A few months ago, I foresaw 10 trends in the legal market, not expecting it would already be time to assess whether Covid-19 had caused me to change these predictions (see, e.g., Deutscher AnwaltSpiegel, Ausgabe 1, 08/01/2020; Business Law Magazine of 27/02/2020).

Today, we are all witnesses to a worldwide experiment triggered by a virus which in the end will have contributed much more to (digital) transformation in the legal market than any other development, CEO or digitalization and innovation officer before. Will there be a hysteresis after the hysteria, will this cause sustainable changes and shifts with different expectations and preferences of customers and employees, or is it just a temporary nuisance to be overcome like a runny nose or cough?

Without any doubt, Covid-19 is relevant to the legal market and its developments. It has not only caused a health crisis and had social and political effects, but will very likely turn into a financial crisis as well. The latter directly impacts the legal market and the various legal service providers. Some of the relevant points to reflect on are the following:

  • Companies focus on cost-cutting exercises: Working on the bottom-line is the most effective short-term measure to help stem immediate bleeding. It will be applied across the board to all business units and functions without any exceptions. Legal departments need to show that they are good corporate citizens, effective budget managers and contributors to the success and survival of their companies.
  • Revenue of law firms is lost forever: The real economy has been hit dramatically, and along with it the service sector. Considering that a country like Switzerland generates three quarters of its added value in the services sector, this certainly also impacts law firms and legal service providers. Legal services are considered to be services and not goods, i.e. whatever is not consumed at the time will not be additionally consumed later. Exceptions may certainly apply (e.g., last wills, divorces); however, some of the litigations are already settled or may not be possible anymore, and any Covid-19-related new ones will not compensate for the loss.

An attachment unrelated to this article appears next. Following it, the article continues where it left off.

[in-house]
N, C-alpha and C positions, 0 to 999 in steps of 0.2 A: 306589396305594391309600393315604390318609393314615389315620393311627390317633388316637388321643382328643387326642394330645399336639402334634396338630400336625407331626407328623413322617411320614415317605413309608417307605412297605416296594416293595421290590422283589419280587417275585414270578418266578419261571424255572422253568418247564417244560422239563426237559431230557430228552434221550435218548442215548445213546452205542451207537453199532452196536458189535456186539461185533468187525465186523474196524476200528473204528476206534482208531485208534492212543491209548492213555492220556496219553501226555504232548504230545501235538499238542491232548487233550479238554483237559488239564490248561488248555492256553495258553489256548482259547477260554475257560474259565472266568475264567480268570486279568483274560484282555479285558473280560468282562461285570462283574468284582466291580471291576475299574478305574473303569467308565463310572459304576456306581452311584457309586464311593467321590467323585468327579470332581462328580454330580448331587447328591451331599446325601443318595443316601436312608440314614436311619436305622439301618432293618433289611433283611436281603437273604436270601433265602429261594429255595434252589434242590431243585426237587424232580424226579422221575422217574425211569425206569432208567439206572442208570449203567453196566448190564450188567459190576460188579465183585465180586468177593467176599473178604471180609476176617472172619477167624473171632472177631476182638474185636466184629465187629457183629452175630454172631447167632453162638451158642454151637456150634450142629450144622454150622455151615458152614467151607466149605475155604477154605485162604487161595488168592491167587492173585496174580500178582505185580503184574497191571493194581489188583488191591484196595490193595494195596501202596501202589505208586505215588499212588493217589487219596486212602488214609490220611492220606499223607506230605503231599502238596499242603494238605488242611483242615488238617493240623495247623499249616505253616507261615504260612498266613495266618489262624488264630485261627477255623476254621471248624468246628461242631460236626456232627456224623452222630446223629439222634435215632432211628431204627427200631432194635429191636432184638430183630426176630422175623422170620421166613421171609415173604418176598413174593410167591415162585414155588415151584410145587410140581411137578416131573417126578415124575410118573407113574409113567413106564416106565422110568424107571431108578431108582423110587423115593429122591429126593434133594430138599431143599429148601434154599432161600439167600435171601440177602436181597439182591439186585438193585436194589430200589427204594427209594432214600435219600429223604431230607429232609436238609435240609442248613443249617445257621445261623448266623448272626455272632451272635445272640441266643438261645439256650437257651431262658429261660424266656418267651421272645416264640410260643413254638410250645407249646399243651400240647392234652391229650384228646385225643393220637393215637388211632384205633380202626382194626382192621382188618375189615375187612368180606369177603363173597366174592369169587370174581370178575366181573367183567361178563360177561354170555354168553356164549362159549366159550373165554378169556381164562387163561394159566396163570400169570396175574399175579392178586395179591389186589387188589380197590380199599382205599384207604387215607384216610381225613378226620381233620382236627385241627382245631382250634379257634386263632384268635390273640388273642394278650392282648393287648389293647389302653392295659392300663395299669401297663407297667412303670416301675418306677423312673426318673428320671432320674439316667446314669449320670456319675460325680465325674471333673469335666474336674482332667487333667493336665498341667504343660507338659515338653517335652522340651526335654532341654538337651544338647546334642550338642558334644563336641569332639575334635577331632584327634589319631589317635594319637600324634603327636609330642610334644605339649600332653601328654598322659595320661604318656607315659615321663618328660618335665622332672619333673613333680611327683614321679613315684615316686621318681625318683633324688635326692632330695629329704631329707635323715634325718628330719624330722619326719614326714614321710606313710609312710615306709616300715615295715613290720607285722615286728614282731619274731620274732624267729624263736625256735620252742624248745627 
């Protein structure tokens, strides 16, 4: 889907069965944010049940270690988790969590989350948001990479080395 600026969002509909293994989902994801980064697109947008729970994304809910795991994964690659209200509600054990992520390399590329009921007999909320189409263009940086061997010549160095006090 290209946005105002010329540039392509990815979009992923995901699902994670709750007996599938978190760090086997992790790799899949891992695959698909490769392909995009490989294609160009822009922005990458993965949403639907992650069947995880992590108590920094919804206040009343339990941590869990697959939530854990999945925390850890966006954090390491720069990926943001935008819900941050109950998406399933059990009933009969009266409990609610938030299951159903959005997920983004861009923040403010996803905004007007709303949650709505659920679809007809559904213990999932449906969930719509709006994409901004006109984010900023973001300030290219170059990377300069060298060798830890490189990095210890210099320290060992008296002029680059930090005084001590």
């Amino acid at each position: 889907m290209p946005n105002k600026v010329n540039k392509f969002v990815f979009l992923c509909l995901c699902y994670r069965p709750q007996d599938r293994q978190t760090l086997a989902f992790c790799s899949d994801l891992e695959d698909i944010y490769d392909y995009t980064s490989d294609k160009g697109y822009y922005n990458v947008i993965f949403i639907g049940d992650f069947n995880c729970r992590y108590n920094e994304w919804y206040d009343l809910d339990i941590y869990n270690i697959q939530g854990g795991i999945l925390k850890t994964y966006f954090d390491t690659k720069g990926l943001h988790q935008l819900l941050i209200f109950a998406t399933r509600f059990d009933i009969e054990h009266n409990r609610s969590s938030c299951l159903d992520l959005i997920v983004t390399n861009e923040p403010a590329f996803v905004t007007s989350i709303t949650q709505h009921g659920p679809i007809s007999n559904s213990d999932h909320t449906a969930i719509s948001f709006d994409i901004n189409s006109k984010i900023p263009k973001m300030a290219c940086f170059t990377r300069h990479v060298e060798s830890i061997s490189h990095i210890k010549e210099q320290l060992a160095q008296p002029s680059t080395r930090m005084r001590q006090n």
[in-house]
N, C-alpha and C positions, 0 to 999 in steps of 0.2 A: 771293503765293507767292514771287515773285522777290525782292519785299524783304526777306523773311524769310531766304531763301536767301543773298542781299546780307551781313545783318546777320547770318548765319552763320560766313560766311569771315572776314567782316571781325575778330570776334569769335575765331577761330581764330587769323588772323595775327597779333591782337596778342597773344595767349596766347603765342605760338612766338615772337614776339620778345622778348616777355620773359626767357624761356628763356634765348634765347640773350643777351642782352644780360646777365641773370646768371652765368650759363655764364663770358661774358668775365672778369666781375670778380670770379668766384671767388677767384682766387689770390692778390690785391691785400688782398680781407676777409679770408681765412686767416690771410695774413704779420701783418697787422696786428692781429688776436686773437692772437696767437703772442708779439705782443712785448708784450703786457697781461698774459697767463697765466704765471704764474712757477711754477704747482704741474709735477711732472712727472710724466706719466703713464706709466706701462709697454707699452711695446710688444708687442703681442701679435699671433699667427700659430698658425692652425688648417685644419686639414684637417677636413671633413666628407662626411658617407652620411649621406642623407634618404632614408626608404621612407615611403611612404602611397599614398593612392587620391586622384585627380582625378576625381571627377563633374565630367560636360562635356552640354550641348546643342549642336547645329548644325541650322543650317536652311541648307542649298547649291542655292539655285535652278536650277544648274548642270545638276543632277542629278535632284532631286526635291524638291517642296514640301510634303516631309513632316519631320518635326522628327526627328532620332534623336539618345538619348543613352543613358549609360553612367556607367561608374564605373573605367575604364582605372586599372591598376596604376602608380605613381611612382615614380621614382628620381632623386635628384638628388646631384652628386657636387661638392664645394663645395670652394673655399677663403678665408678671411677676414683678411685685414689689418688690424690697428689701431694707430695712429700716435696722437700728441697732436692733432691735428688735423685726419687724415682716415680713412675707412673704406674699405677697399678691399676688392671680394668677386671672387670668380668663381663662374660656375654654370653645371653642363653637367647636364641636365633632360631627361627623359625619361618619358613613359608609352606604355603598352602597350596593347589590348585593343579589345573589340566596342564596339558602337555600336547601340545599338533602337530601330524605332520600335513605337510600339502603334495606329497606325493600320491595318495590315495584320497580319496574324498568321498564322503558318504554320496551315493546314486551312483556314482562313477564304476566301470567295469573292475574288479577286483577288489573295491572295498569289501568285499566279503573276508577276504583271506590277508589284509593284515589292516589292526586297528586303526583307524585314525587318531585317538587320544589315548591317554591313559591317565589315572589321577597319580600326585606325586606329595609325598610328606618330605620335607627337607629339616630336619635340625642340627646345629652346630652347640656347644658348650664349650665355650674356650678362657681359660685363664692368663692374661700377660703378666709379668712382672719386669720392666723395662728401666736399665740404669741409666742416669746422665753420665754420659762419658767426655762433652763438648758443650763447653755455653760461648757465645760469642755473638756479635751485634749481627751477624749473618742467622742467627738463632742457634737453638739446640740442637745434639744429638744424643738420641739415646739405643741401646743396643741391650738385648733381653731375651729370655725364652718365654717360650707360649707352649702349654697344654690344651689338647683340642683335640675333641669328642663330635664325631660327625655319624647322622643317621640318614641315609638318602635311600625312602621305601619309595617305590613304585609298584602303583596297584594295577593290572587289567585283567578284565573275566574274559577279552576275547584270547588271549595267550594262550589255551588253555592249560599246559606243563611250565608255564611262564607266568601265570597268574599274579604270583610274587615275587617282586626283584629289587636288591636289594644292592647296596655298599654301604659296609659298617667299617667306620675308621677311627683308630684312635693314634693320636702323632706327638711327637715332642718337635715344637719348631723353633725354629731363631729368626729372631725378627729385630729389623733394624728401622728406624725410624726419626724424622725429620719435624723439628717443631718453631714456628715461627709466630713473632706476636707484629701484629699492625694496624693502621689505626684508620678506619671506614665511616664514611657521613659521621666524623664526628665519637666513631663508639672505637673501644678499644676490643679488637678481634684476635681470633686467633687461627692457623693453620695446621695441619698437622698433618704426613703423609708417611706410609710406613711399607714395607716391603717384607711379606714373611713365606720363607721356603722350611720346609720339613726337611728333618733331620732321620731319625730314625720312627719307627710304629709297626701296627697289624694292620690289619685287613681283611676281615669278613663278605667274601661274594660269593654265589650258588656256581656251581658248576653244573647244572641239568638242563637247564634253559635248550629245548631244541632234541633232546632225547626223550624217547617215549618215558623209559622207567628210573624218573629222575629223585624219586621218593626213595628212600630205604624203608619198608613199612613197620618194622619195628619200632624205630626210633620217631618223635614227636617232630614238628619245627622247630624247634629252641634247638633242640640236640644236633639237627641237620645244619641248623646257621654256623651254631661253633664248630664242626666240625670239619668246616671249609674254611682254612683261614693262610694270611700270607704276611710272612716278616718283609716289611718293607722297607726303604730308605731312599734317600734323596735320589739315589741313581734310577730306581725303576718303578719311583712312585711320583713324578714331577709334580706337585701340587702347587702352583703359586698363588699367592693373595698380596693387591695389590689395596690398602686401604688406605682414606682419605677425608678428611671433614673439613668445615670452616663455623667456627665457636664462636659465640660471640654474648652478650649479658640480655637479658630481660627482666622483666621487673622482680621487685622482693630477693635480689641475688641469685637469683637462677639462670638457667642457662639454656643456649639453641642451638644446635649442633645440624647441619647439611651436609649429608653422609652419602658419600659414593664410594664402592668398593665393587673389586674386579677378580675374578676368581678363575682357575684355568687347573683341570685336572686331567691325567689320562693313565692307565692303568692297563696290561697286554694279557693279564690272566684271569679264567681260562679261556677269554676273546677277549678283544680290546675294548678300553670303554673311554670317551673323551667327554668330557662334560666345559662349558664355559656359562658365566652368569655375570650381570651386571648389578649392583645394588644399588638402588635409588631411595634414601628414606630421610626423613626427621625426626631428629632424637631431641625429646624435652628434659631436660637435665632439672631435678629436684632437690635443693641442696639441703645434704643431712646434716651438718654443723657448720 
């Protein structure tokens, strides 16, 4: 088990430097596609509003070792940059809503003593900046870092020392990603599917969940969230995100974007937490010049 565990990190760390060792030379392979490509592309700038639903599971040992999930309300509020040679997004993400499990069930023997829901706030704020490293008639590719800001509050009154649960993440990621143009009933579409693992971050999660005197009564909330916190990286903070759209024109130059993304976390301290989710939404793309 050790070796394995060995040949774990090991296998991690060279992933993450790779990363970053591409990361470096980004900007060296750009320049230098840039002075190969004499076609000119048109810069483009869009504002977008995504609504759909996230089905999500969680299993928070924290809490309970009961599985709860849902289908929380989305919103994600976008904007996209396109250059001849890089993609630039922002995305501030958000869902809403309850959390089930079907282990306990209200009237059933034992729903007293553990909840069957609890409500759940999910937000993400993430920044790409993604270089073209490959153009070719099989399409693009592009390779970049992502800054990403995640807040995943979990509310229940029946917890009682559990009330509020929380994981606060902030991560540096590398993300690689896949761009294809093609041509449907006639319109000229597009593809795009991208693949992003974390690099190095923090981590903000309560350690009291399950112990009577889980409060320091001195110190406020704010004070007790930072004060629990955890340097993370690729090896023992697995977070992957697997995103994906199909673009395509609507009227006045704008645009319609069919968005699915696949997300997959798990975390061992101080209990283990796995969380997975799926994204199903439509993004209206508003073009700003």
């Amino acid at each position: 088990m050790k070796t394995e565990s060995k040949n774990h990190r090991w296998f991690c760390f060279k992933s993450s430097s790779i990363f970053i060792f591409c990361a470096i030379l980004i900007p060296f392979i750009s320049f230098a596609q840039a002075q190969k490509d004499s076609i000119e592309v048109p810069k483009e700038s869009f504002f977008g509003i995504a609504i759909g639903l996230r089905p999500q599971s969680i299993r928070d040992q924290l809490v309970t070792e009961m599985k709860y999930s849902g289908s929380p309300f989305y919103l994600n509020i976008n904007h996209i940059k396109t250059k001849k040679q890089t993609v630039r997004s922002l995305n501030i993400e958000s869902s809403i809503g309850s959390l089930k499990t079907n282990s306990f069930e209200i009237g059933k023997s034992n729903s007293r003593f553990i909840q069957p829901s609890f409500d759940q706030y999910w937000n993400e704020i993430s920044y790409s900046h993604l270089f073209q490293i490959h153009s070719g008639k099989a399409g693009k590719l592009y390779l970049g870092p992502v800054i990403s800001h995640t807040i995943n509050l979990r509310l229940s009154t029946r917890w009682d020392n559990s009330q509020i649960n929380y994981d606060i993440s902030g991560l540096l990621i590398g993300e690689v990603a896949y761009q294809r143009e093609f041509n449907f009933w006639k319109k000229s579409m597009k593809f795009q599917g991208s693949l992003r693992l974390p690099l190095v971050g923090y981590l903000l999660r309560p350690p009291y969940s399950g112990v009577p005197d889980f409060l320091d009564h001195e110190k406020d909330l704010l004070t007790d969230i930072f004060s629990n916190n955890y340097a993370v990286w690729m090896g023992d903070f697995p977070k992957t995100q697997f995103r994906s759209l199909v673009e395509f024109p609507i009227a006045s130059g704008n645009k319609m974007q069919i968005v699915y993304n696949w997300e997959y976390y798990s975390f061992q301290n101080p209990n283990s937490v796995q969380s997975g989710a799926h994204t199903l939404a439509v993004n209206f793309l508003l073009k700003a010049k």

• Loss of customers: Small and medium-sized law firms depend on SME customers. Many of the small enterprises may not survive the time during the crisis or the subsequent recession and may not spend their liquidity on legal services. Depending on how long the crisis lasts, big companies may shut their doors as well.
  • Law firms disappear: Law firms are no better than cottage industries: as cash-based organisations they do not own any assets, they have not accumulated any financial reserves to carry them through stormy times, and their stock in mandates lasts for a few weeks only. The pipeline dries up quickly, and this may force some law firms to close. Big Law may profit in the short term since in VUCA times, CEOs may “rush to brands” – this as a precaution in case they are blamed for having made the wrong decisions during the crisis. Strong brands are more likely to survive since they sell additional value (call it “insurance protection”).
  • Layoffs and salary pressure: If revenue is lost, cost control will become key. Law firm partner income will be reduced, or partners will be requested to inject capital to preserve liquidity, while salary cuts for associates and a reduced size of workforces through furlough or layoffs are also to be expected, with timely billing and cash collection becoming more important.